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Flexibility in the LNG market: Unlocking value in an oversupplied industry

With depressed prices, a virtual halt in investment, and plummeting value of contracts, the next five years will see the LNG market hit the bottom of a boom-bust cycle. Over that period, a wave of new supply, predominantly in the US and Australia, will increase the total liquefaction capacity by up to a third, only accounting for committed projects. Any upward supply-side pressure will only begin to emerge beyond 2021.

Even at that point, weak demand is likely to impede a swift recovery. Although buyers are far more diverse than ever before, fundamental reasons will stall a full rebalancing until at least the mid-2020s. Gas demand growth is currently squeezed out by renewables deployment, energy efficiency gains and depressed GDP growth expectations. New windows of opportunities in the transport sector and petrochemicals, while boosting the long-term prospects, are unlikely to bring a significant uplift in the short term.

Largely in response to these conditions, and with growing numbers of increasingly sophisticated participants, the LNG business model is transitioning towards flexibility to unlock value. Buyers are increasingly trading to benefit from price volatility by redirecting cargoes, and shipping providers are also capturing a significant share of the value of flexibility through freight rates. Opportunities for structural changes in the market with shorter contracts, emerging supply hubs, and new pricing formulas are starting to shape new rules for the industry.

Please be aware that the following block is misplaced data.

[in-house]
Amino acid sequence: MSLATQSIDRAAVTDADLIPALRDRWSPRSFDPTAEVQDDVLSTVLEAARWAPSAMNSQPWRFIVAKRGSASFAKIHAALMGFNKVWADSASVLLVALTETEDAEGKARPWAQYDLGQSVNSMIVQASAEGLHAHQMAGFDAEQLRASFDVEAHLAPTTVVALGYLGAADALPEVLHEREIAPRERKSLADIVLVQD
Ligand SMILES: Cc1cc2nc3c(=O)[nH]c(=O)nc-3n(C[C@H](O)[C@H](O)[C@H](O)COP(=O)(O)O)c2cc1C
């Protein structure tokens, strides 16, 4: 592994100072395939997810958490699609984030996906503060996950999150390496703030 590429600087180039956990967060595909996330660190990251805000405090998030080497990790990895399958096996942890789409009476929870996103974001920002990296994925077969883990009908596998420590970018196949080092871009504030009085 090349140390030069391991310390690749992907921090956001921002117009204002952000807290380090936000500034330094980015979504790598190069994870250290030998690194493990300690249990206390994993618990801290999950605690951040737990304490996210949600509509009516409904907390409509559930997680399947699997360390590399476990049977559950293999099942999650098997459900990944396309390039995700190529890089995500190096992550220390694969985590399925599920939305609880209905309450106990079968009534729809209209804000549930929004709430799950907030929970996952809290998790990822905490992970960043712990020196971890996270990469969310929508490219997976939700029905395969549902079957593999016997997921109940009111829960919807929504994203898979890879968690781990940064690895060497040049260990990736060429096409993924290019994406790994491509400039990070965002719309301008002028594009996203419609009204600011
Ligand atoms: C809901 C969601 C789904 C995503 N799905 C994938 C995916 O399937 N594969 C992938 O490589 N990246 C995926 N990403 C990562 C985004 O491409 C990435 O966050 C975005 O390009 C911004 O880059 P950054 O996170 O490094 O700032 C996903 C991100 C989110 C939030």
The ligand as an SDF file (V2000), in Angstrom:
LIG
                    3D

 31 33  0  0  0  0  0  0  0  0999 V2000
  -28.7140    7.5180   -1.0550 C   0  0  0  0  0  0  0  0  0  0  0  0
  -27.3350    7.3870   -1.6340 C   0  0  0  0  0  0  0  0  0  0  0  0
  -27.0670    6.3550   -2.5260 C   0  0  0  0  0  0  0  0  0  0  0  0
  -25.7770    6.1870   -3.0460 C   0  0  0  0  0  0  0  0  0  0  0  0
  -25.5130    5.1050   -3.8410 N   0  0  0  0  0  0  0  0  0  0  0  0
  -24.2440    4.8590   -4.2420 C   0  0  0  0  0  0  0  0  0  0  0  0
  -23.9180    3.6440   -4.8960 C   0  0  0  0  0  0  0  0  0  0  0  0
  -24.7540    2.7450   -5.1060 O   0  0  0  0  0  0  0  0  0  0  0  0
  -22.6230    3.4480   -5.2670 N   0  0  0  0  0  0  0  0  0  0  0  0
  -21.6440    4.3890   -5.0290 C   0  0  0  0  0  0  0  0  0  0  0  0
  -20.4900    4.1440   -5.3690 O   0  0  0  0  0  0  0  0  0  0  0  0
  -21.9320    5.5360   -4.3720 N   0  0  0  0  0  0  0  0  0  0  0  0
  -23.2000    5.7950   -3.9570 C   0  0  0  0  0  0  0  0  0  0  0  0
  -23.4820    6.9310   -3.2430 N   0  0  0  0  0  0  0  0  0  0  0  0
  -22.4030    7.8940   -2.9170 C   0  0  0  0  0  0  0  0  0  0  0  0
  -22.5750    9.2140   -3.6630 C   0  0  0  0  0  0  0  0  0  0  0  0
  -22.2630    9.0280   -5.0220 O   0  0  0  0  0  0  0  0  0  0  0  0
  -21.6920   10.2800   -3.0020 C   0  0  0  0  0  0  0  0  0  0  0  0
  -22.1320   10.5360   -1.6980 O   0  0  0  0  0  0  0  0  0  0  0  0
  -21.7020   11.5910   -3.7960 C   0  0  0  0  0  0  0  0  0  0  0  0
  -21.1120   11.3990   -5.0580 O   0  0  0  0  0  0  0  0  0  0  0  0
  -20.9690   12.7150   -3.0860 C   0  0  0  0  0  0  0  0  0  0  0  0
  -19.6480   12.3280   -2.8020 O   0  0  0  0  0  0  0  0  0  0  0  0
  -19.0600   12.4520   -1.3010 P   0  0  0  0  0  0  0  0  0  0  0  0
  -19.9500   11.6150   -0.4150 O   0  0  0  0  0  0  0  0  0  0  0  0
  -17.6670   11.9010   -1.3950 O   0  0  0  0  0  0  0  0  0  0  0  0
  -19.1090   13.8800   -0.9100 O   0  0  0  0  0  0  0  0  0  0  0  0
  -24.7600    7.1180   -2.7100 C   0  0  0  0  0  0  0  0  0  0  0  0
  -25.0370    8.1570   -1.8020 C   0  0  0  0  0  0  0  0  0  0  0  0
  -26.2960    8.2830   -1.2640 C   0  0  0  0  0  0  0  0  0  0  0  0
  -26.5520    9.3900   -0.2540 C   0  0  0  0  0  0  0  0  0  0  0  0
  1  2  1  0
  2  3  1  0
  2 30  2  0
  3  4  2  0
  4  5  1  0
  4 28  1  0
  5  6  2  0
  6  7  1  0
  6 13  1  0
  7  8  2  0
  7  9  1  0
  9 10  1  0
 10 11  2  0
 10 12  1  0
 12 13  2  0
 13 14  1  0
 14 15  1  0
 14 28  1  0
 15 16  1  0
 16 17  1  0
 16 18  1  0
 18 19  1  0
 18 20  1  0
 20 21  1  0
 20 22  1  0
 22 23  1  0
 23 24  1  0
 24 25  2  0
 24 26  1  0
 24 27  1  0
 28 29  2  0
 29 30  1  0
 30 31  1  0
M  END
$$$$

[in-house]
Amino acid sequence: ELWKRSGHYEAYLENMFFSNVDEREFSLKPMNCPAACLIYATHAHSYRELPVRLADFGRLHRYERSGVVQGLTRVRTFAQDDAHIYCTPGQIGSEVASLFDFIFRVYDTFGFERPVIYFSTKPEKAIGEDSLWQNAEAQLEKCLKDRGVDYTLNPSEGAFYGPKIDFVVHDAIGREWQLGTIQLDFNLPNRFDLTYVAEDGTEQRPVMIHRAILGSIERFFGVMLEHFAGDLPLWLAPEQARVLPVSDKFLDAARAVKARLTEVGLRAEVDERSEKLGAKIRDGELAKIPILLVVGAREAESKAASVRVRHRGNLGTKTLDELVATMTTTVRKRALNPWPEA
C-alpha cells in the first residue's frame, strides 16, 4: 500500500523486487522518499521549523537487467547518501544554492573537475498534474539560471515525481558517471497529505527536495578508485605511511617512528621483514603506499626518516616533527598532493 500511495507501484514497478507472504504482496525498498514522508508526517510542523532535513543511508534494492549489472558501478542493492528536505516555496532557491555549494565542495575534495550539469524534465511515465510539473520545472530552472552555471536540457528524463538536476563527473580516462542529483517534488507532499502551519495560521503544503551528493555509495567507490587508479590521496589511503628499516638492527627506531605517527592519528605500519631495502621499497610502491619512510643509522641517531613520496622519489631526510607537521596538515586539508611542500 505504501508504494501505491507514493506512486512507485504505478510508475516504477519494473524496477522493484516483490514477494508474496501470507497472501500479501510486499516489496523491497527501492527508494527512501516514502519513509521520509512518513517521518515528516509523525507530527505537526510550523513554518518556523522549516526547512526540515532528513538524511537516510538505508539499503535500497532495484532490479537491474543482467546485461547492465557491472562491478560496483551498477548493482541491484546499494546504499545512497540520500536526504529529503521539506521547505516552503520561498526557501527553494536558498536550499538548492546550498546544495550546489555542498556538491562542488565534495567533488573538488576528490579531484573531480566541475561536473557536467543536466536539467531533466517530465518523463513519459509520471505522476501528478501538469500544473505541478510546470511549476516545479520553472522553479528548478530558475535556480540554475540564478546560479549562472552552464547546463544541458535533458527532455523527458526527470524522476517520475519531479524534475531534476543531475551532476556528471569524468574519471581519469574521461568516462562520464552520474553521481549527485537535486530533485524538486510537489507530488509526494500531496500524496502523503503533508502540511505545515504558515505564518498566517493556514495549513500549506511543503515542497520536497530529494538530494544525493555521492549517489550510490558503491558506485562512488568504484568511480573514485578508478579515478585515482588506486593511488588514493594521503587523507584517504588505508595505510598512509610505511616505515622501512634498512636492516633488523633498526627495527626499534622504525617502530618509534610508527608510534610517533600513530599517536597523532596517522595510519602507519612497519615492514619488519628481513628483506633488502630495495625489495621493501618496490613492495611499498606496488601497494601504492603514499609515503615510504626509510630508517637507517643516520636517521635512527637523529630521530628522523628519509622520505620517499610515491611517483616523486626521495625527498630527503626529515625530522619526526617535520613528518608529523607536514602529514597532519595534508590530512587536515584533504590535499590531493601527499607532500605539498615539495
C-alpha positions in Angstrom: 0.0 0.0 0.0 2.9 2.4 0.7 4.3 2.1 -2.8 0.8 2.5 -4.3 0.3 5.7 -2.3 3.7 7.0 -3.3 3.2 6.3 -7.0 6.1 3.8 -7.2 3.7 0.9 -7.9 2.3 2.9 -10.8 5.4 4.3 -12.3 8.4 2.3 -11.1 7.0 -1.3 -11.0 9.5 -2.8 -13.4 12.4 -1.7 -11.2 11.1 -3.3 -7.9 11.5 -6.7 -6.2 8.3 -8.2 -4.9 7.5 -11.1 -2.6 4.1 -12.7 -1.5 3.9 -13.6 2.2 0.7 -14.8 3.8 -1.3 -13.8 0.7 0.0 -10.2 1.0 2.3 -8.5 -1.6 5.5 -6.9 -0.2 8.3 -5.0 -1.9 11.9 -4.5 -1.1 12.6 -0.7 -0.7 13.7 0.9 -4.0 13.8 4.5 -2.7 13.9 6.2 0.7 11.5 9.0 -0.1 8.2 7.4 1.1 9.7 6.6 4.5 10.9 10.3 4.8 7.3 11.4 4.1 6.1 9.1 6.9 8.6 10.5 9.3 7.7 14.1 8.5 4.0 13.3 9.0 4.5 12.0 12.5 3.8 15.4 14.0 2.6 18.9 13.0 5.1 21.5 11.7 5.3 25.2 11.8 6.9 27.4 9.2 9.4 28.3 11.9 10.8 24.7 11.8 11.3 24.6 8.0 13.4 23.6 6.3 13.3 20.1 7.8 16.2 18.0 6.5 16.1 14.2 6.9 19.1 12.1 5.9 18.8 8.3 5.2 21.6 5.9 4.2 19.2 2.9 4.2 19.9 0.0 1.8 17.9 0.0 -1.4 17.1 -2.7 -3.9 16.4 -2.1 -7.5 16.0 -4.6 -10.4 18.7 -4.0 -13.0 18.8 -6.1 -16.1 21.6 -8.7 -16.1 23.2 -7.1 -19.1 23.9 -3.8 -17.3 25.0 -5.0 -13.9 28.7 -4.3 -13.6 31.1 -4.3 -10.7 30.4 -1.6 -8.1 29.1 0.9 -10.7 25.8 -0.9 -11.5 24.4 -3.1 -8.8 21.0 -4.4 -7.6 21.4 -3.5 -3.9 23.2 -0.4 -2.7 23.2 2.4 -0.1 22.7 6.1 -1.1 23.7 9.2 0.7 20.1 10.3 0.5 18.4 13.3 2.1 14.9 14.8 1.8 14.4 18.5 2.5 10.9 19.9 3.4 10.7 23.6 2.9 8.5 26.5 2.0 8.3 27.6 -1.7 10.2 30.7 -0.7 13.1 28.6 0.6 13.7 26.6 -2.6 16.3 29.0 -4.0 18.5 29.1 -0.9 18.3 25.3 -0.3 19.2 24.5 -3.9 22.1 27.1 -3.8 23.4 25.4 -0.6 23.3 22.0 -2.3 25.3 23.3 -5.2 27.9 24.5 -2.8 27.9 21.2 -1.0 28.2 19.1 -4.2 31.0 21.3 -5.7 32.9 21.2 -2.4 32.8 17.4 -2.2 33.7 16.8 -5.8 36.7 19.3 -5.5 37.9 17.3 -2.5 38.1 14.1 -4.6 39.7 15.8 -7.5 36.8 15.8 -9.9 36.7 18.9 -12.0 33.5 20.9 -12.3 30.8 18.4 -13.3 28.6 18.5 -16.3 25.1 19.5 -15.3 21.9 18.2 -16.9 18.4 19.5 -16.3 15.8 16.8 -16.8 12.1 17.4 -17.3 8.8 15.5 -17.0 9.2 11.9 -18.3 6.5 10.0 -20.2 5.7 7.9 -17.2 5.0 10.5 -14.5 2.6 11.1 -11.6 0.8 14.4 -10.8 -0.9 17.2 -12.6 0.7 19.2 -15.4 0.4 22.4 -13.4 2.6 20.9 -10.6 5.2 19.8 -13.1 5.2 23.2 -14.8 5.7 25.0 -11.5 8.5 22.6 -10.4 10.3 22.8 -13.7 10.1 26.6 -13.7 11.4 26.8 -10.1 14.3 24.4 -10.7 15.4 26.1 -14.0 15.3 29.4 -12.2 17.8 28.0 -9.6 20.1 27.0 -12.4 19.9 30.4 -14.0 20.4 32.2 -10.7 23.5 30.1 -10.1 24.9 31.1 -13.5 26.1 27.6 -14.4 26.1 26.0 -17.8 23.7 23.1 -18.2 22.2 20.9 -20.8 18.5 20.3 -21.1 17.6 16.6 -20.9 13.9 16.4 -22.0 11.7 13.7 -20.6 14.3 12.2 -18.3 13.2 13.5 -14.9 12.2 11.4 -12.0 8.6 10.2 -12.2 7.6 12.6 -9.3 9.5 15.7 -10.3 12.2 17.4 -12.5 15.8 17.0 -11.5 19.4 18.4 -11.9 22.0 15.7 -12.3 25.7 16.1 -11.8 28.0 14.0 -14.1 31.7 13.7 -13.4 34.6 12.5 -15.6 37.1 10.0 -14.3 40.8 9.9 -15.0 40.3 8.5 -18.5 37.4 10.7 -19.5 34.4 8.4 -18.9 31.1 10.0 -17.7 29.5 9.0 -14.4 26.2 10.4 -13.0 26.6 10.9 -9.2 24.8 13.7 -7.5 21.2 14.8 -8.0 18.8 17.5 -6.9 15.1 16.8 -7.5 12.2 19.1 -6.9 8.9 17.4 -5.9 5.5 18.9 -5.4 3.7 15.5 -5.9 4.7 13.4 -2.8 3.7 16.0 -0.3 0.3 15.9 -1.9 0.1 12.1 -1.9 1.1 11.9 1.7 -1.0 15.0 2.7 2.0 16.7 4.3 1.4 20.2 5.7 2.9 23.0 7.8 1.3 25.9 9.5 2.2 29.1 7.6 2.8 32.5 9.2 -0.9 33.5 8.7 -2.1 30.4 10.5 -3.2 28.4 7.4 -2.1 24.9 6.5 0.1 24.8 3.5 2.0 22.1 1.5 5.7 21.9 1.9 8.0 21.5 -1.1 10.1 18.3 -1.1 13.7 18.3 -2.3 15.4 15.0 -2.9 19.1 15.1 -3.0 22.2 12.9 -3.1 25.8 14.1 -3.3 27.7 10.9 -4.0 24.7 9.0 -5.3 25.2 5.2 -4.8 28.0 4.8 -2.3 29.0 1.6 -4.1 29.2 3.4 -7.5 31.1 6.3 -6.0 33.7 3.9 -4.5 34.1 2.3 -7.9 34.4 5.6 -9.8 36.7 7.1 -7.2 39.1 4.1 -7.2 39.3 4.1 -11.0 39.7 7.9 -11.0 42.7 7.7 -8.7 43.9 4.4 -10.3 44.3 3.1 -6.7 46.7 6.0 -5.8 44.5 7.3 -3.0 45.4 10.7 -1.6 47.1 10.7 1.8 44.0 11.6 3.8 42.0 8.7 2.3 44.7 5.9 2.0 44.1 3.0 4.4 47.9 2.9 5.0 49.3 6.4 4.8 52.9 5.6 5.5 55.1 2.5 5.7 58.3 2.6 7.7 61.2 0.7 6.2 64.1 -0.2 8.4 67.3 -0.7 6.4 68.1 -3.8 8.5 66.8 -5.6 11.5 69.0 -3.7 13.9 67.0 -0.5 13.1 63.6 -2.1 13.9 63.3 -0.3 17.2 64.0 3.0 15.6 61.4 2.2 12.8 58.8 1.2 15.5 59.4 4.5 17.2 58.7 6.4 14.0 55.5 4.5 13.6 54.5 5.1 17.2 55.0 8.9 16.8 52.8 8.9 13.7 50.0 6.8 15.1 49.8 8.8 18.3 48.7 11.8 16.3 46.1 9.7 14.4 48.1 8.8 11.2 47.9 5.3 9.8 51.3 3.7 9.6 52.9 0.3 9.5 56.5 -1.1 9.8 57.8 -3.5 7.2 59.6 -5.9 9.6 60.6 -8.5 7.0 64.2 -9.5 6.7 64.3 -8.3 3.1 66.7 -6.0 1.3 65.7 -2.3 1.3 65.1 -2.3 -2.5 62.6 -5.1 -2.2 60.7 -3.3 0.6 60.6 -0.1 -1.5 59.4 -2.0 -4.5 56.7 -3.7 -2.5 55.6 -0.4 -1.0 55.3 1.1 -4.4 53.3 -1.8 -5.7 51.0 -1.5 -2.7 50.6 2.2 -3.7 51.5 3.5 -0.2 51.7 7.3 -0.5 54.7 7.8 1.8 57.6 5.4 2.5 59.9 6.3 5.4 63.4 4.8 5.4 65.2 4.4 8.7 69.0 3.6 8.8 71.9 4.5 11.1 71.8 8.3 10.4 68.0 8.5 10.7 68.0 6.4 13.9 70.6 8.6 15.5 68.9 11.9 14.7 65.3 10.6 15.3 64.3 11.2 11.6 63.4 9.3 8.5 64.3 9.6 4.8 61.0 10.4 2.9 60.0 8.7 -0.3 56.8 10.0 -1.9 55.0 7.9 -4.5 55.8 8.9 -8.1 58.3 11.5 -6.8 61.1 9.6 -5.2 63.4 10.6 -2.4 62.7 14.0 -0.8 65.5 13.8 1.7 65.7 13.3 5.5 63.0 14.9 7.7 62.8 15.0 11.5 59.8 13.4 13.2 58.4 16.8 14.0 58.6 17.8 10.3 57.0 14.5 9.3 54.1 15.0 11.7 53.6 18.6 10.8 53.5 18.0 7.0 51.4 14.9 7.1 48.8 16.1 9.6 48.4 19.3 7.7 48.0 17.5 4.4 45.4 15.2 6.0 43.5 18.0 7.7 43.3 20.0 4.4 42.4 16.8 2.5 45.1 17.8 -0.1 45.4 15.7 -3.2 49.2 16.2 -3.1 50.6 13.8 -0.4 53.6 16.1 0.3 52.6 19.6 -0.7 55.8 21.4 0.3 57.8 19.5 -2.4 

In Europe, these emerging market dynamics boost buyers’ negotiating position against historic suppliers, as LNG is increasingly eroding Russia’s market power.

In this study, we model and analyse both the intrinsic and flexibility value of contracts, in the context of these profound market changes. This report discusses the evolution of the LNG industry, with a particular emphasis on the next few years, covering:

  • Timeframe for the rebalancing of the LNG market and challenges from oversupply
  • Implications for European buyers
  • Major disruptions that will fundamentally transform the market: new pricing models, new players, new market structure, technological progress
  • The value of contracts’ flexibility and optionality
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